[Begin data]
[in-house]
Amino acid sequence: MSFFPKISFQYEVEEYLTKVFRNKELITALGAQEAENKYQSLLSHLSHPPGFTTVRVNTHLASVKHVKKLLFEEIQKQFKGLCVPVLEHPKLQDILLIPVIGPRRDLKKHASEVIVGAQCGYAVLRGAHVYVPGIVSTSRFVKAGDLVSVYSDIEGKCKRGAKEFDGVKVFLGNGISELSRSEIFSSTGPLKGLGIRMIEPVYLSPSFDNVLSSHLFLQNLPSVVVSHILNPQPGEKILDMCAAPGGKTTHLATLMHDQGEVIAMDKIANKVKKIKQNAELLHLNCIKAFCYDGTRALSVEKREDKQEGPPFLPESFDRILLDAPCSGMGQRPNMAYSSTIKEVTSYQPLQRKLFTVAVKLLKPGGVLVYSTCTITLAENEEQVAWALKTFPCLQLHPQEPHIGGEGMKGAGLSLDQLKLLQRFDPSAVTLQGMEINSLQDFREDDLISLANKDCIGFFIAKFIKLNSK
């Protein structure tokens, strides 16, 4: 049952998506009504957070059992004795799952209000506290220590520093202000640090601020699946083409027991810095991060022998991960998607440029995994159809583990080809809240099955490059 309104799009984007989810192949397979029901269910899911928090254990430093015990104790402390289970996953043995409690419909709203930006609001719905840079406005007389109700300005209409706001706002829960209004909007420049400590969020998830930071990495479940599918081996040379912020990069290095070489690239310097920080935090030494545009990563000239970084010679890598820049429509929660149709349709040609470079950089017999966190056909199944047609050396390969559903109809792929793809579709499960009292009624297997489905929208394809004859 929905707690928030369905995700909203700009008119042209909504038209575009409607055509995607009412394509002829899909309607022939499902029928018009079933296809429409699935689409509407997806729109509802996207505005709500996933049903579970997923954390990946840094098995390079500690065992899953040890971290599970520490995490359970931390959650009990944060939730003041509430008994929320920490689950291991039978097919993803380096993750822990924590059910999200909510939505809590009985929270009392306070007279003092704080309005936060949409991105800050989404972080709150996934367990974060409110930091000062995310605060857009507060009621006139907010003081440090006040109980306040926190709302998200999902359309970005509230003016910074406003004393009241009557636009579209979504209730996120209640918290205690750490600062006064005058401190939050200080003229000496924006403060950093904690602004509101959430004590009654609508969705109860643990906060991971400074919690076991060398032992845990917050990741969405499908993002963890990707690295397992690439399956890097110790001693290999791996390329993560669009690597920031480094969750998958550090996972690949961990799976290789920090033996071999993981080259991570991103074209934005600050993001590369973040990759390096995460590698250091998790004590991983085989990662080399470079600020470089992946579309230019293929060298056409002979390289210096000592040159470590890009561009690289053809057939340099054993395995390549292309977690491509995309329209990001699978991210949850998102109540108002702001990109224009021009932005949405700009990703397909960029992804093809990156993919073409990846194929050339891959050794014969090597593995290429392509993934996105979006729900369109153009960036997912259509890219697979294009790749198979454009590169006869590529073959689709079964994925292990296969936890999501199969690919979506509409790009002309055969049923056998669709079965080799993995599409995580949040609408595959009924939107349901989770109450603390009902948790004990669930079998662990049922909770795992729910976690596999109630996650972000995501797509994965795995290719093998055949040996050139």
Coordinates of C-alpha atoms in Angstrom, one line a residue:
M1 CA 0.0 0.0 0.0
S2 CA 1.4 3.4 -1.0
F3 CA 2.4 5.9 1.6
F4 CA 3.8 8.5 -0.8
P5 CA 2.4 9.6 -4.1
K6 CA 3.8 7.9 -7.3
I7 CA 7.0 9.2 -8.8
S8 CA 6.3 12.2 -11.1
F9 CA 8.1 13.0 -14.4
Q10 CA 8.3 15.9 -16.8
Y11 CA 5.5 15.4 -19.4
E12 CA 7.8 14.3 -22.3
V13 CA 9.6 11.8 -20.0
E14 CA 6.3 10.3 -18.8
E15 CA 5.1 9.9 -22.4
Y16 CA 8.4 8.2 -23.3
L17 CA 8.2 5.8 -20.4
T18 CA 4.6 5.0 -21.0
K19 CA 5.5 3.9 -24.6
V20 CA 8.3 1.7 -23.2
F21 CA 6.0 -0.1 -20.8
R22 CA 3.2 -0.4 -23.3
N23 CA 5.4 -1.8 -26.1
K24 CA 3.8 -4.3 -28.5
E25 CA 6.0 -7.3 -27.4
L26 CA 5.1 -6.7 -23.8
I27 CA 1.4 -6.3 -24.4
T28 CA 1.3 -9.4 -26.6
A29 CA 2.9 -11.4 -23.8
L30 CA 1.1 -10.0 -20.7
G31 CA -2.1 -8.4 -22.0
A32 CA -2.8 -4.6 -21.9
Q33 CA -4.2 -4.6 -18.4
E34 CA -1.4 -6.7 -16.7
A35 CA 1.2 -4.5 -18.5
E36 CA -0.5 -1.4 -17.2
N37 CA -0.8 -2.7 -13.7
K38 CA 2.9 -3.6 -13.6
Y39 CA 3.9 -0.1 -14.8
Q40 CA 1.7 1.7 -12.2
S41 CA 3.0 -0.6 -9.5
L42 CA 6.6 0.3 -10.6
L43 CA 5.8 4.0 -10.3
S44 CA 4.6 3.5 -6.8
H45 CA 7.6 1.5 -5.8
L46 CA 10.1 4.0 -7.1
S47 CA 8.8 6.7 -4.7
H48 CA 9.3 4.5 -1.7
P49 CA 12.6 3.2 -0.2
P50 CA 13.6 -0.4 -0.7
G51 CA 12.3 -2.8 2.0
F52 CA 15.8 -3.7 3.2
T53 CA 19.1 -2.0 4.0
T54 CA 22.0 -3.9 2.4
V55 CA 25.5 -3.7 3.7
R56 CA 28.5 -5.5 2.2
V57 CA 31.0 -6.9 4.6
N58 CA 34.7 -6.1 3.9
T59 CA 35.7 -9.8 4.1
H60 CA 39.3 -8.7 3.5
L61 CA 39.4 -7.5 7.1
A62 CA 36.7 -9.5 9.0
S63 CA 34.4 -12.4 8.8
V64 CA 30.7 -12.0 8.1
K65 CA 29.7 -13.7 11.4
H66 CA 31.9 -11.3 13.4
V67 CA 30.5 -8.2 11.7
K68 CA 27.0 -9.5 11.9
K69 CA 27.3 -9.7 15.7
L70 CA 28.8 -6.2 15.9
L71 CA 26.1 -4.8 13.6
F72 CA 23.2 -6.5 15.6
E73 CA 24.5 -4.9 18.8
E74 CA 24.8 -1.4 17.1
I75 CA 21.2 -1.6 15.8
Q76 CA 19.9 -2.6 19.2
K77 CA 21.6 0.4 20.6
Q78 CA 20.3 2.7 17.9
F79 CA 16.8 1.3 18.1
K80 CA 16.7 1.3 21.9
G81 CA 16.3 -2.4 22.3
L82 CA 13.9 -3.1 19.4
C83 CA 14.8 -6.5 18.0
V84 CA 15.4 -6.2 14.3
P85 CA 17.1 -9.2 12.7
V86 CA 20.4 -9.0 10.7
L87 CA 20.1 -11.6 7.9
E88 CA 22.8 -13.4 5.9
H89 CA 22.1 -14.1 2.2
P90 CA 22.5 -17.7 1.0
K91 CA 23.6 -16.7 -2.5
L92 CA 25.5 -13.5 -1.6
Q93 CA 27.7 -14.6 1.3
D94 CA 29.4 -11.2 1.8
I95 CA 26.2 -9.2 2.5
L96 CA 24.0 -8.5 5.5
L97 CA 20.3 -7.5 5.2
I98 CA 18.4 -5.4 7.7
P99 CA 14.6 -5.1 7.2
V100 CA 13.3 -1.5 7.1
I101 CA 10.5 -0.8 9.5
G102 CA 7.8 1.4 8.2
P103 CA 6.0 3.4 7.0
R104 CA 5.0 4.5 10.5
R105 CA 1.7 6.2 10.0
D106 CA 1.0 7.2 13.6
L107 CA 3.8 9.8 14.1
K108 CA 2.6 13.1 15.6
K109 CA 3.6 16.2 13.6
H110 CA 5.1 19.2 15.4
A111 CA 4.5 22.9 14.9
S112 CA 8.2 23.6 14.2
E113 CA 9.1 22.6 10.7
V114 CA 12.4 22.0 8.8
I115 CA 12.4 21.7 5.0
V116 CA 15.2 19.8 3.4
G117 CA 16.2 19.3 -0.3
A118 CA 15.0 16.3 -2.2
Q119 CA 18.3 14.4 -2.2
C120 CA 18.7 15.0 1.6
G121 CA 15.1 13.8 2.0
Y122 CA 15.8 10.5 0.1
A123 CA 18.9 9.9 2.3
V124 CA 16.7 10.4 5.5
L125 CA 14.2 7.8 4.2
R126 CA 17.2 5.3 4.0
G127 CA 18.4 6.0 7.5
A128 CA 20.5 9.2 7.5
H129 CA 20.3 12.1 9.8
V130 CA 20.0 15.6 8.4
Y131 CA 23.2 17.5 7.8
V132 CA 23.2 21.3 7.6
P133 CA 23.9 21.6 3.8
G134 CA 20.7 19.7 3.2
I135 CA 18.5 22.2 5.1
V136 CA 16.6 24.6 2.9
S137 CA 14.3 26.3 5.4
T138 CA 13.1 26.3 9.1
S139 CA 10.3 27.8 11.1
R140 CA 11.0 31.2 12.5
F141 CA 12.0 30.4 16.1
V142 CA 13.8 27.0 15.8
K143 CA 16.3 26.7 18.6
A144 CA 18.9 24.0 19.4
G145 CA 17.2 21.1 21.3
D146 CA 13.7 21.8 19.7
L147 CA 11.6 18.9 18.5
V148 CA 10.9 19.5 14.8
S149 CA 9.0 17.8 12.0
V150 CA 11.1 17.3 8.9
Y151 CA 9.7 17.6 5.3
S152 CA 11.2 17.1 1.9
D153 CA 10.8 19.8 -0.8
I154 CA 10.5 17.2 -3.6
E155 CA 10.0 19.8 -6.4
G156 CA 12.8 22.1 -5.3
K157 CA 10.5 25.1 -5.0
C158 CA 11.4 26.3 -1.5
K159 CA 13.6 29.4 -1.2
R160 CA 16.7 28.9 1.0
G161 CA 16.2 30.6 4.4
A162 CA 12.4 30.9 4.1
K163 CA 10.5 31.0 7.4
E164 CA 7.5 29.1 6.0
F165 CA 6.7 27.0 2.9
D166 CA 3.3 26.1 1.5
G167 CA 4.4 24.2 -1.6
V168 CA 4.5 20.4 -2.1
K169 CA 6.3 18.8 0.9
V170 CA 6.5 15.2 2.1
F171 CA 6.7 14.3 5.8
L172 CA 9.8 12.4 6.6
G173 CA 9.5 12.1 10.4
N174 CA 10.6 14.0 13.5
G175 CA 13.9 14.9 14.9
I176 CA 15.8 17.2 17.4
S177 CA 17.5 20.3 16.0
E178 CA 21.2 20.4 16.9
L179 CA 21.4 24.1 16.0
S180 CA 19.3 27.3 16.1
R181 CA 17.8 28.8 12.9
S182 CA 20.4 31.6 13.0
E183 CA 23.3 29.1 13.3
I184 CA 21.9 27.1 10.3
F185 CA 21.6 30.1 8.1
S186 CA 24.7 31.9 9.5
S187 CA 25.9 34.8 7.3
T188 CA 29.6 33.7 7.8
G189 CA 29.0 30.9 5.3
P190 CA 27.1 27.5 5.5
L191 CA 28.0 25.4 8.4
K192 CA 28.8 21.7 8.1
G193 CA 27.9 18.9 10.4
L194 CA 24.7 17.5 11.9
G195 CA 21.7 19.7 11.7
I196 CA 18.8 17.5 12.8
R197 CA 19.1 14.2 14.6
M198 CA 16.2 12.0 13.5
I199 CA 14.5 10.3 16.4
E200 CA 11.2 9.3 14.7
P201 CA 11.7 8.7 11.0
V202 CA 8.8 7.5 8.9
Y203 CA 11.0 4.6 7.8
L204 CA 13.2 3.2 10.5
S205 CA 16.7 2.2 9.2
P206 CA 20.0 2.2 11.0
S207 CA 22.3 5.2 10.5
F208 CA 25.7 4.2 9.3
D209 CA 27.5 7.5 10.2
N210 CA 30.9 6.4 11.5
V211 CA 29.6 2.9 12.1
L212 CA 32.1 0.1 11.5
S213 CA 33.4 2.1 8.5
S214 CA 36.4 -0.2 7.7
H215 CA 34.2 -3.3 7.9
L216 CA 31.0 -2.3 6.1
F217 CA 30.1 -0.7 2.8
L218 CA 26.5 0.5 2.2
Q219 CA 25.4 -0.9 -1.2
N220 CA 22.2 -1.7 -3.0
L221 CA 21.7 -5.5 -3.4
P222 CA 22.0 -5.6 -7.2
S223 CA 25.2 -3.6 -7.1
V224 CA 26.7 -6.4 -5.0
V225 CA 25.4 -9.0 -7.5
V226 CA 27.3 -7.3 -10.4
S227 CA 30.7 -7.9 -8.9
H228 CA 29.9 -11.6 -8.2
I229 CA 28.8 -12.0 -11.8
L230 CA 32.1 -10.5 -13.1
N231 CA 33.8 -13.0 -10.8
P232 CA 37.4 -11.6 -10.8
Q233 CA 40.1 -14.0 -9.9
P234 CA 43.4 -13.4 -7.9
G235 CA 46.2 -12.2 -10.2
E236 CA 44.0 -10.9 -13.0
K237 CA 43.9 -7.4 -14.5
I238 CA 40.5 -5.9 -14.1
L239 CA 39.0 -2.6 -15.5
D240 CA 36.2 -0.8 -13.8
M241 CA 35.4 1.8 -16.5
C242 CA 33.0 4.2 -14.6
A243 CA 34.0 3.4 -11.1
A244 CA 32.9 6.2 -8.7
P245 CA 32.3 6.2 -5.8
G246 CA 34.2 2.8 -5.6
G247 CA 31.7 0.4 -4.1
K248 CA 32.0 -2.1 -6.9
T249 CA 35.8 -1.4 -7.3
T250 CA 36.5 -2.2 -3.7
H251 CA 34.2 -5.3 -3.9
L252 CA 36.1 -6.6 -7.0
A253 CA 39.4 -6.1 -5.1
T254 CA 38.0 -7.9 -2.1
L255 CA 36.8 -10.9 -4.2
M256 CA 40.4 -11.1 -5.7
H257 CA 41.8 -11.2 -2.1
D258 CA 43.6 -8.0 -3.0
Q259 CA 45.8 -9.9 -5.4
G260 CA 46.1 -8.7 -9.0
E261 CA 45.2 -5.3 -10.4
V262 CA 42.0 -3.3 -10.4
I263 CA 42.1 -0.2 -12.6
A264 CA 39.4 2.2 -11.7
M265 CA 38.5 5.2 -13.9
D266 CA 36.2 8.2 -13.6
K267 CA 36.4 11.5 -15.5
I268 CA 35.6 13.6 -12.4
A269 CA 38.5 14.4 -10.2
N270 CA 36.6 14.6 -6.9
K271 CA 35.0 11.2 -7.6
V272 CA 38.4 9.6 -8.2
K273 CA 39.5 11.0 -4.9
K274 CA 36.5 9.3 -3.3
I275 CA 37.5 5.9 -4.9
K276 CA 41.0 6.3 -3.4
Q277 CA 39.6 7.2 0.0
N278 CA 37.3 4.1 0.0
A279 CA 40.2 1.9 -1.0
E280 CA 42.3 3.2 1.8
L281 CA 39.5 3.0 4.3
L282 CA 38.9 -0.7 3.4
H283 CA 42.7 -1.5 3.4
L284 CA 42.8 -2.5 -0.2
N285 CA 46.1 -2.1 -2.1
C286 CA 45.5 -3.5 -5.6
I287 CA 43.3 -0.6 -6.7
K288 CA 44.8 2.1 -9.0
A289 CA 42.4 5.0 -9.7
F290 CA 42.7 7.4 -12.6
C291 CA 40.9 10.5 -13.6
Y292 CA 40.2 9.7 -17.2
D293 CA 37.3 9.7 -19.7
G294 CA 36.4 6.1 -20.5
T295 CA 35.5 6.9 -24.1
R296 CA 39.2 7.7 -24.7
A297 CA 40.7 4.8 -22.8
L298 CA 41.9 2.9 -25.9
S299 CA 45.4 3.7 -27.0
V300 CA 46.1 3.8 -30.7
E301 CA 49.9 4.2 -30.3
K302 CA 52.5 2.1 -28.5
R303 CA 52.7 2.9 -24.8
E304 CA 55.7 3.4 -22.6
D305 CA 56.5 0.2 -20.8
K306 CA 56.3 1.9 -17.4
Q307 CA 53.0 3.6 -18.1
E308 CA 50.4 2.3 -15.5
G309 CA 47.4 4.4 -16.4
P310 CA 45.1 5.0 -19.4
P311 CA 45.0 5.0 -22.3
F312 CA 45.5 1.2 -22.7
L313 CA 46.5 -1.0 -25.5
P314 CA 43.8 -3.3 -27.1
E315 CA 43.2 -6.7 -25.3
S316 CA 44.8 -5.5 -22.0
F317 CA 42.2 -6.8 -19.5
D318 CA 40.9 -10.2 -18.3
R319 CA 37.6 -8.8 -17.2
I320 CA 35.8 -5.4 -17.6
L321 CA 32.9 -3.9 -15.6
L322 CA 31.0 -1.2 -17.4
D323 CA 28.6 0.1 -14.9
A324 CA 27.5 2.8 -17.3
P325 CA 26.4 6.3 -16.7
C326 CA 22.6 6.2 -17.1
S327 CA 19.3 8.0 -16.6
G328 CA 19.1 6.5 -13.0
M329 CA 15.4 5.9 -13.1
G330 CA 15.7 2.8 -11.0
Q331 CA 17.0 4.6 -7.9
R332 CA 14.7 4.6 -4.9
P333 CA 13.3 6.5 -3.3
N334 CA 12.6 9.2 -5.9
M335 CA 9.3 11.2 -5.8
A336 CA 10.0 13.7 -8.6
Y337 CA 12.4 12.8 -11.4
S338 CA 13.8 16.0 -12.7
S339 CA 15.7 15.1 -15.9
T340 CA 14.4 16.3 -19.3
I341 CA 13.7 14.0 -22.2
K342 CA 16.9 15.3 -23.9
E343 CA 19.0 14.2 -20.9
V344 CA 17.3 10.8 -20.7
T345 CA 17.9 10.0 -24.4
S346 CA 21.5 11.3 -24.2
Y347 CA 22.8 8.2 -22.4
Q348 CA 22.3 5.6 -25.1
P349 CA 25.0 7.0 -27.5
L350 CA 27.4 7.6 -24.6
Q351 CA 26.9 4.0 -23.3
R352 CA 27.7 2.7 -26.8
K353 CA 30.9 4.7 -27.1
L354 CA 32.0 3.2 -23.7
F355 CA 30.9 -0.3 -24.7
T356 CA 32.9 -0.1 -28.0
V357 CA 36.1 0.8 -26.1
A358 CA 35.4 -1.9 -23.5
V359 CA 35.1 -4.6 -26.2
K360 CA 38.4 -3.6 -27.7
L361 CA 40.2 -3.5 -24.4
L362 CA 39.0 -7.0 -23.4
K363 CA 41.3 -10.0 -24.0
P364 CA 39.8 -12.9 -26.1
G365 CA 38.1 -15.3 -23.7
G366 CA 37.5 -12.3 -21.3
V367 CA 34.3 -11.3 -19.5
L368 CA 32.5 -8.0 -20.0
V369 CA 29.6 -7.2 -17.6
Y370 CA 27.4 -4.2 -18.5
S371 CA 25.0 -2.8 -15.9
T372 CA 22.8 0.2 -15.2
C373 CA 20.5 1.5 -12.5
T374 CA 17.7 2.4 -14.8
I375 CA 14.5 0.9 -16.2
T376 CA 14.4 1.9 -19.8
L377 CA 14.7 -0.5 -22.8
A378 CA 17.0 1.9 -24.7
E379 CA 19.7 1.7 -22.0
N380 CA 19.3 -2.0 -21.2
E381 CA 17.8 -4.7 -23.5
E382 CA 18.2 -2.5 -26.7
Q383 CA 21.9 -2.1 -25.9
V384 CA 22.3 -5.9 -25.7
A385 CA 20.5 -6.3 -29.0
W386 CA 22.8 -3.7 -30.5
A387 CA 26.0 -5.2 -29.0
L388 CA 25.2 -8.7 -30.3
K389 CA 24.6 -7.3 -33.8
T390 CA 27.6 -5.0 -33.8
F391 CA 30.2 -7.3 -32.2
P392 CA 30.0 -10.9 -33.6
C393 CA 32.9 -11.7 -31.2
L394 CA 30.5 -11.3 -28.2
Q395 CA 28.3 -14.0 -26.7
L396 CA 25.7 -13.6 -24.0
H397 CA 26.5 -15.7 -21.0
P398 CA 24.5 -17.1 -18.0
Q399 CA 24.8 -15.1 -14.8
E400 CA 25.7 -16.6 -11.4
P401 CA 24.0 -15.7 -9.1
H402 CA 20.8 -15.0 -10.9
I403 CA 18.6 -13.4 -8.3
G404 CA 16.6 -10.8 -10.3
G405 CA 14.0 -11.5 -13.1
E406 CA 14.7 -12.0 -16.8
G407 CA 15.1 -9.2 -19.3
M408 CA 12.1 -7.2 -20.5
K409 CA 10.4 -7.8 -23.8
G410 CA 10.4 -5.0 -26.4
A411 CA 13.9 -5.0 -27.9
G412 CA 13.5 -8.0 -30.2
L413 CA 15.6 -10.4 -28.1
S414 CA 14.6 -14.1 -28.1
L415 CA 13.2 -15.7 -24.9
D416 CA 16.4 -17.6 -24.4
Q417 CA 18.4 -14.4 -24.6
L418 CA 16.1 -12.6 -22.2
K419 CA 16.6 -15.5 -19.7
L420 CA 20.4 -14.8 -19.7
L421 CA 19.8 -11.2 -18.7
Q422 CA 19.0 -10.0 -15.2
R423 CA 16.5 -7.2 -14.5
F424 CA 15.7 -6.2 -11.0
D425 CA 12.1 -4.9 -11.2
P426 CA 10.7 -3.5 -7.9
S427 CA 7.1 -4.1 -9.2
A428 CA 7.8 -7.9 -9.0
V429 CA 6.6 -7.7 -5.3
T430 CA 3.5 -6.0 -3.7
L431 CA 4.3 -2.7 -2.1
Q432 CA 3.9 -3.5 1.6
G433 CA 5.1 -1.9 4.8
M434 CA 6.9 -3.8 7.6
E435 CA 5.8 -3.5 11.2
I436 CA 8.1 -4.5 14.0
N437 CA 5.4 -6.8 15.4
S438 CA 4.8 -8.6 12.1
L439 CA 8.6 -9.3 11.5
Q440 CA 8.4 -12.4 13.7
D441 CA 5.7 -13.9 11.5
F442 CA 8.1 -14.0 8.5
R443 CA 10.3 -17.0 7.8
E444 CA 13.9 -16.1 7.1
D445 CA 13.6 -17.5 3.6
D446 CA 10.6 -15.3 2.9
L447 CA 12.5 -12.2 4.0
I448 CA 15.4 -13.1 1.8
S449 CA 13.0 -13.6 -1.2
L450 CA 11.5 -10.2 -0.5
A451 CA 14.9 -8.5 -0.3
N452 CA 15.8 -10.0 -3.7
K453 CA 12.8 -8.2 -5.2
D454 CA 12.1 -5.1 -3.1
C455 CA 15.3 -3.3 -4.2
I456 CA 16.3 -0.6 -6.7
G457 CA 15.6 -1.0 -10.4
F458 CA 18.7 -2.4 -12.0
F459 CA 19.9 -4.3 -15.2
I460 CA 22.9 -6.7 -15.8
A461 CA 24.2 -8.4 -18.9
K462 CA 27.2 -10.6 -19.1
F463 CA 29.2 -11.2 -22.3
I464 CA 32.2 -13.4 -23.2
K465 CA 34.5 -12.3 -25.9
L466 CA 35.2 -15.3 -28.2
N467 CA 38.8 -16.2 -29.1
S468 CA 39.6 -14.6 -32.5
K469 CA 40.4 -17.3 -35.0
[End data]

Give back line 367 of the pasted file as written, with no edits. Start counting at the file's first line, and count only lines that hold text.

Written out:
K363 CA 41.3 -10.0 -24.0